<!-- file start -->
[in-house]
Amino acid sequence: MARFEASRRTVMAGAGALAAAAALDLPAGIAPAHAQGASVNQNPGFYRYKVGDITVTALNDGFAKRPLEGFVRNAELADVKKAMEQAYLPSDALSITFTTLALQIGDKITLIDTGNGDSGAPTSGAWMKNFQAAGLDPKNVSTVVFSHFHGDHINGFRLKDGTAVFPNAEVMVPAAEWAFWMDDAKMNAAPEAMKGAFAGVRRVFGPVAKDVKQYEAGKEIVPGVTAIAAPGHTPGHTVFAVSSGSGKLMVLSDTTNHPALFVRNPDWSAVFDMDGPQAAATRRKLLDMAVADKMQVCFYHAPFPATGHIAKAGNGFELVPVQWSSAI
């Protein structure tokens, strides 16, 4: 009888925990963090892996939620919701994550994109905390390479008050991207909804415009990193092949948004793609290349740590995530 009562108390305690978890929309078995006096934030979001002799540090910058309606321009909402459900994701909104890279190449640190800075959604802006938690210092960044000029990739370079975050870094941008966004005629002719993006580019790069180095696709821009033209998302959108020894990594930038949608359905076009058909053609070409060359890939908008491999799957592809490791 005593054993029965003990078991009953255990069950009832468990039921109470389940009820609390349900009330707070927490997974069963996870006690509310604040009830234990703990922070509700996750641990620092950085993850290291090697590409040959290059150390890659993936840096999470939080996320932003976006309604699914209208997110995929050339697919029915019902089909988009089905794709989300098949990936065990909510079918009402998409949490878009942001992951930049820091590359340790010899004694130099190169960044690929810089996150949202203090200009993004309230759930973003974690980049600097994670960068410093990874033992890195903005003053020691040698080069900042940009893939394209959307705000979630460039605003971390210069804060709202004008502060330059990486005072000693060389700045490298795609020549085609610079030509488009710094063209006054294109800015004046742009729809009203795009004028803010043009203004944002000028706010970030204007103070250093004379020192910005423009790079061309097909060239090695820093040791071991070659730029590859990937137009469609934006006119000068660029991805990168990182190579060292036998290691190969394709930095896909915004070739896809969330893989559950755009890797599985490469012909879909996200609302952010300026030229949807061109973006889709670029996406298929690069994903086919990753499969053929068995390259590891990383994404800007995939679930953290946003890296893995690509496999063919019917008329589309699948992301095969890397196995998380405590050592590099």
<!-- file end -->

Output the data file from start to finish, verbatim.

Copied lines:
[in-house]
Amino acid sequence: MARFEASRRTVMAGAGALAAAAALDLPAGIAPAHAQGASVNQNPGFYRYKVGDITVTALNDGFAKRPLEGFVRNAELADVKKAMEQAYLPSDALSITFTTLALQIGDKITLIDTGNGDSGAPTSGAWMKNFQAAGLDPKNVSTVVFSHFHGDHINGFRLKDGTAVFPNAEVMVPAAEWAFWMDDAKMNAAPEAMKGAFAGVRRVFGPVAKDVKQYEAGKEIVPGVTAIAAPGHTPGHTVFAVSSGSGKLMVLSDTTNHPALFVRNPDWSAVFDMDGPQAAATRRKLLDMAVADKMQVCFYHAPFPATGHIAKAGNGFELVPVQWSSAI
């Protein structure tokens, strides 16, 4: 009888925990963090892996939620919701994550994109905390390479008050991207909804415009990193092949948004793609290349740590995530 009562108390305690978890929309078995006096934030979001002799540090910058309606321009909402459900994701909104890279190449640190800075959604802006938690210092960044000029990739370079975050870094941008966004005629002719993006580019790069180095696709821009033209998302959108020894990594930038949608359905076009058909053609070409060359890939908008491999799957592809490791 005593054993029965003990078991009953255990069950009832468990039921109470389940009820609390349900009330707070927490997974069963996870006690509310604040009830234990703990922070509700996750641990620092950085993850290291090697590409040959290059150390890659993936840096999470939080996320932003976006309604699914209208997110995929050339697919029915019902089909988009089905794709989300098949990936065990909510079918009402998409949490878009942001992951930049820091590359340790010899004694130099190169960044690929810089996150949202203090200009993004309230759930973003974690980049600097994670960068410093990874033992890195903005003053020691040698080069900042940009893939394209959307705000979630460039605003971390210069804060709202004008502060330059990486005072000693060389700045490298795609020549085609610079030509488009710094063209006054294109800015004046742009729809009203795009004028803010043009203004944002000028706010970030204007103070250093004379020192910005423009790079061309097909060239090695820093040791071991070659730029590859990937137009469609934006006119000068660029991805990168990182190579060292036998290691190969394709930095896909915004070739896809969330893989559950755009890797599985490469012909879909996200609302952010300026030229949807061109973006889709670029996406298929690069994903086919990753499969053929068995390259590891990383994404800007995939679930953290946003890296893995690509496999063919019917008329589309699948992301095969890397196995998380405590050592590099």